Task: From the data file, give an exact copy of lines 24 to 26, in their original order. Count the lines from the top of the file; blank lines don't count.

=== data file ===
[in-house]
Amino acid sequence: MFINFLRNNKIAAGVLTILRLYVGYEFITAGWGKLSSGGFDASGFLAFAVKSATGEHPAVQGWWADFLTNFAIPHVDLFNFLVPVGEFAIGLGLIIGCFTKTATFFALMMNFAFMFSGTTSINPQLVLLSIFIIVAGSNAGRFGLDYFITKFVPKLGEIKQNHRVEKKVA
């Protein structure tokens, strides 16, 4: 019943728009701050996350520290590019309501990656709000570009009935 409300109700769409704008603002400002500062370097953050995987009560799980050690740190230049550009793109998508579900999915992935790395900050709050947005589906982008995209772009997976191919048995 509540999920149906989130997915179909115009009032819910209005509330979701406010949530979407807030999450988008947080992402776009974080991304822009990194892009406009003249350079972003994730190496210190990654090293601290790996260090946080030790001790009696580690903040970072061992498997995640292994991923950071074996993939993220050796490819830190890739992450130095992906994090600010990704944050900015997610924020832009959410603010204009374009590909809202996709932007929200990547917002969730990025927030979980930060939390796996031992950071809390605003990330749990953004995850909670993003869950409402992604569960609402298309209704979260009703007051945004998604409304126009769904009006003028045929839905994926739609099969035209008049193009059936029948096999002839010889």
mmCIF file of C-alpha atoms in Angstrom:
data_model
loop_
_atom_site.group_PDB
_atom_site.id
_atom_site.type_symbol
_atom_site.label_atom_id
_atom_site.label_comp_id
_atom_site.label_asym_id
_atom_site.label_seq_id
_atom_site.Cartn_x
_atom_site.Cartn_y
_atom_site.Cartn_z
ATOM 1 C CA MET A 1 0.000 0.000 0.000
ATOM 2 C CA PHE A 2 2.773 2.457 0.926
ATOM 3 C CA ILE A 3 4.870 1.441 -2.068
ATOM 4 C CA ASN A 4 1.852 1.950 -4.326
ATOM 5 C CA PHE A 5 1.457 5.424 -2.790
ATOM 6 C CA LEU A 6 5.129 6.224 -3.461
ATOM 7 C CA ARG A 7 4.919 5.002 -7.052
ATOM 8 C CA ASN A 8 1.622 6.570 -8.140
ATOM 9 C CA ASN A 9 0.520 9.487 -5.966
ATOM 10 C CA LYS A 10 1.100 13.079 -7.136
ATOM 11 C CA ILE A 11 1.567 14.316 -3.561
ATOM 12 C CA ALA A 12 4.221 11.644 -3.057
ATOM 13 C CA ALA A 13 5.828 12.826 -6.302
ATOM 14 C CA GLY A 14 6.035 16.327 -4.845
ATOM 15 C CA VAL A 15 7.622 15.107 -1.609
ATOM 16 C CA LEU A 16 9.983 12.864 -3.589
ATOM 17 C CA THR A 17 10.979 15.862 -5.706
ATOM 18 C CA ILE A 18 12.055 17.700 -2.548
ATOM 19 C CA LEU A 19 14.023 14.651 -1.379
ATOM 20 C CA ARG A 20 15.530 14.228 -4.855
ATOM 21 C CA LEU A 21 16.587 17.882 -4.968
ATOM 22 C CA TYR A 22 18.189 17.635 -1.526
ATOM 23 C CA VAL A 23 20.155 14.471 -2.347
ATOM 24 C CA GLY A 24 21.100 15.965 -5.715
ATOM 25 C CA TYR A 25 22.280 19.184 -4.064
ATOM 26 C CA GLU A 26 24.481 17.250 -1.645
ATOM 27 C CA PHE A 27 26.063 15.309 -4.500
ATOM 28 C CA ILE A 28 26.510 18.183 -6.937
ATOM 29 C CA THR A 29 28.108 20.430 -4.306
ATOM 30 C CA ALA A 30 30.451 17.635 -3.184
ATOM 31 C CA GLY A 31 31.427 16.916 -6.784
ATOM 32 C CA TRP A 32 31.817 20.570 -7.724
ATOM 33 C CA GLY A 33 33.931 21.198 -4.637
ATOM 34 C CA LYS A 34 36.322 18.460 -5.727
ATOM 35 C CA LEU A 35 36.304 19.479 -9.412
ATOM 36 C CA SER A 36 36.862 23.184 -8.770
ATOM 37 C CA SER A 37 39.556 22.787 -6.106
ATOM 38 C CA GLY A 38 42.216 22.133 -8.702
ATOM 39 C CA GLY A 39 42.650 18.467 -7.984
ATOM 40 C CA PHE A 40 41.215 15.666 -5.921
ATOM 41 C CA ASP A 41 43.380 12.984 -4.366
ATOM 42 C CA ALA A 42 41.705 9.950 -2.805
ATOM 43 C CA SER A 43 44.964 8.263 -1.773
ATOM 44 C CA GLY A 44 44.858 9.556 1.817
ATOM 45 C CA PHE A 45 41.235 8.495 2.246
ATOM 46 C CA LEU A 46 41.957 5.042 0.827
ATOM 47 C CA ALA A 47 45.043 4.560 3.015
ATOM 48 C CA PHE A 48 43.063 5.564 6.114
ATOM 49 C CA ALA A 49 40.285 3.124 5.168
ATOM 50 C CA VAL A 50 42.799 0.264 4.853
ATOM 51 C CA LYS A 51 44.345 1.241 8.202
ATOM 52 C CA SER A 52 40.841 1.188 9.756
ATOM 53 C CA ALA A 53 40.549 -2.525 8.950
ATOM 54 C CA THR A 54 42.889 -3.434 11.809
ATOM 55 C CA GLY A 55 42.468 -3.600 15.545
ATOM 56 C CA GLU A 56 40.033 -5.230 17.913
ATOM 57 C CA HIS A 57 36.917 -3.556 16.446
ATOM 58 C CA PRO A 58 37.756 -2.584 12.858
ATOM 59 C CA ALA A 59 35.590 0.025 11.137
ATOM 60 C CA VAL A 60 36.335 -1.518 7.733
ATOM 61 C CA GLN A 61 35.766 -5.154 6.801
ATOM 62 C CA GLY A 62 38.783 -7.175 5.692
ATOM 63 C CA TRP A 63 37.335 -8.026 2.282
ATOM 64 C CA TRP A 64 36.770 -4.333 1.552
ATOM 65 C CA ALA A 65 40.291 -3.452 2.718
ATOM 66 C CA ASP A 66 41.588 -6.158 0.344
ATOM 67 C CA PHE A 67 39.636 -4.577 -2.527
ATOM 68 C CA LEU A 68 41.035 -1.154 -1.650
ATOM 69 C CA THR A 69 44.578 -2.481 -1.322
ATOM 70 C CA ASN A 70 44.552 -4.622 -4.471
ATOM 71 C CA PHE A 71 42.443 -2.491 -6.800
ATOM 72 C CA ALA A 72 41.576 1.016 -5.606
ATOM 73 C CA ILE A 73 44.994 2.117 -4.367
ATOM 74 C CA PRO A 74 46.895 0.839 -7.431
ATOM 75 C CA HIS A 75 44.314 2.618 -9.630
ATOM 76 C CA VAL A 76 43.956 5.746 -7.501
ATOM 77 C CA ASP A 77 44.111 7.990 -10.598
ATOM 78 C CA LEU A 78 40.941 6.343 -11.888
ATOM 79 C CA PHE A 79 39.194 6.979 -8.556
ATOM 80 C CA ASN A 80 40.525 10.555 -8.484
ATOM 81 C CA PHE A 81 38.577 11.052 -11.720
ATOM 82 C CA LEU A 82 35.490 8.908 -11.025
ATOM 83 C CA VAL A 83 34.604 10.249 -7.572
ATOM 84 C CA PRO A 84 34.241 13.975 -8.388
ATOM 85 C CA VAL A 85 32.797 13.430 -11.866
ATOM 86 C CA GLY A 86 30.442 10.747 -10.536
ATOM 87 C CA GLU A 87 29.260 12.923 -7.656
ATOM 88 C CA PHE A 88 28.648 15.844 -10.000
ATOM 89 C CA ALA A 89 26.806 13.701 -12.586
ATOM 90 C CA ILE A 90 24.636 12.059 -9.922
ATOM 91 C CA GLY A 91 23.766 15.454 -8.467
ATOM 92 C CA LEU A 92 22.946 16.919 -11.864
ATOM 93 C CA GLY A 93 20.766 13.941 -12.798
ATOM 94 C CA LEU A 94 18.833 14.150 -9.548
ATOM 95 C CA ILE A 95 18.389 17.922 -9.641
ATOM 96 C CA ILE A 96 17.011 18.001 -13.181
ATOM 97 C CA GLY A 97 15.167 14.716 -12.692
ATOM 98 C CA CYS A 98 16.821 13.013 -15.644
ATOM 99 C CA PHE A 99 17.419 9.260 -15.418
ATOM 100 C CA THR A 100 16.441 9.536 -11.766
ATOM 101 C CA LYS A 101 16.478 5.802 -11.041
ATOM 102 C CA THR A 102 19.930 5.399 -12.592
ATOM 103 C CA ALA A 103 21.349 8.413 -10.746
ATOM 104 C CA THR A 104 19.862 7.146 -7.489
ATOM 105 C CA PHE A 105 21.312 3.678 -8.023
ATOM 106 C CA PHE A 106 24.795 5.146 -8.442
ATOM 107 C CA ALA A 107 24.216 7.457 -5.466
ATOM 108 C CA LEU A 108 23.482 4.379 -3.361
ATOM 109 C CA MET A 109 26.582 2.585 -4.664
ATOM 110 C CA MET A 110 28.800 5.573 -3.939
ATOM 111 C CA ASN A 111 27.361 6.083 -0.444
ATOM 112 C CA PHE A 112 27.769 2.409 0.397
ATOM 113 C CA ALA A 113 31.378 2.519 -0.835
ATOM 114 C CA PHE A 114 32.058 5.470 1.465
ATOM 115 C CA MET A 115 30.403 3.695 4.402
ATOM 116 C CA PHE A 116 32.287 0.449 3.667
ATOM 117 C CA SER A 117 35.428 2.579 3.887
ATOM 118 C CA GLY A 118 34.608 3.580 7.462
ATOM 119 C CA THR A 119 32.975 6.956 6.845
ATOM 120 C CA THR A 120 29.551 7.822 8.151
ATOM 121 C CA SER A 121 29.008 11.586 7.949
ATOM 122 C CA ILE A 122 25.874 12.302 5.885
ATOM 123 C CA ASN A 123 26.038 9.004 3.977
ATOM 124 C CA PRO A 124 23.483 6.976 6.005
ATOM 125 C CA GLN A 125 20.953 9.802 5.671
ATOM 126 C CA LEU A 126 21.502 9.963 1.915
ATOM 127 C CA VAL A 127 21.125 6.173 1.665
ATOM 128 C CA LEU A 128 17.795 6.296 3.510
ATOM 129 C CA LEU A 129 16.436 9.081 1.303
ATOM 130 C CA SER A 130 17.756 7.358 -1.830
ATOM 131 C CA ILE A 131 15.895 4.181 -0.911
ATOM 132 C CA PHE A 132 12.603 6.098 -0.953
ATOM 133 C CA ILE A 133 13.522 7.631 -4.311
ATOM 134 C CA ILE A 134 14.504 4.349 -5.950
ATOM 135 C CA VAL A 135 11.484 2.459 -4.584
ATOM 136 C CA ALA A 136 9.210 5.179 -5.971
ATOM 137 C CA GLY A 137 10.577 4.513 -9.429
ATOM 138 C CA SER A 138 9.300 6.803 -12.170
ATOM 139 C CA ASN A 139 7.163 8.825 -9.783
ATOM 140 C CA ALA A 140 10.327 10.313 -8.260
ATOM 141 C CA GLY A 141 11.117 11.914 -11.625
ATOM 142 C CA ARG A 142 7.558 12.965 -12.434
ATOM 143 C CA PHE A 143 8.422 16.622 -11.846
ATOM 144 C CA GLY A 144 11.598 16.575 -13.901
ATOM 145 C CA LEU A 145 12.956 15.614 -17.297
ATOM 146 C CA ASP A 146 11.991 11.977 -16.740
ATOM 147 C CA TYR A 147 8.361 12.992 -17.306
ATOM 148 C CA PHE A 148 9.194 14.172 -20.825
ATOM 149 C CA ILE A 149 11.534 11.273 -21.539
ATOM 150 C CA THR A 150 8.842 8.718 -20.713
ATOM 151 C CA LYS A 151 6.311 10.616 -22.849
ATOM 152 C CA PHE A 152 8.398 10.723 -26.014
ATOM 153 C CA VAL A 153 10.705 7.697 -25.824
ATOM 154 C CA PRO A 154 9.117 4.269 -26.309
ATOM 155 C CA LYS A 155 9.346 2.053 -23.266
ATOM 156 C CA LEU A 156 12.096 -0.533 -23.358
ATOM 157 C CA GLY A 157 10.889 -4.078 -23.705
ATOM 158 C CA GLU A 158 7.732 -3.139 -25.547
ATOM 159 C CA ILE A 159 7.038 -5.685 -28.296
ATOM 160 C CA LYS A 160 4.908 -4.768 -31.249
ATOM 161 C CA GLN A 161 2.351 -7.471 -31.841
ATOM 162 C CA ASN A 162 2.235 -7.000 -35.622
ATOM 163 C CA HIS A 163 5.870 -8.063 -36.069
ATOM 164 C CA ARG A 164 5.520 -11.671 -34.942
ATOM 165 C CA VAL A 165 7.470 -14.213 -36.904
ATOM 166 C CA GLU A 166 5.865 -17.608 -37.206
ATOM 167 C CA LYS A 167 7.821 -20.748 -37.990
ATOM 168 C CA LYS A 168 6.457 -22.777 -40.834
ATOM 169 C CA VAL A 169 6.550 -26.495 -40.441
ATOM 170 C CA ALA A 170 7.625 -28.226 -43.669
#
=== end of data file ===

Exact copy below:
ATOM 8 C CA ASN A 8 1.622 6.570 -8.140
ATOM 9 C CA ASN A 9 0.520 9.487 -5.966
ATOM 10 C CA LYS A 10 1.100 13.079 -7.136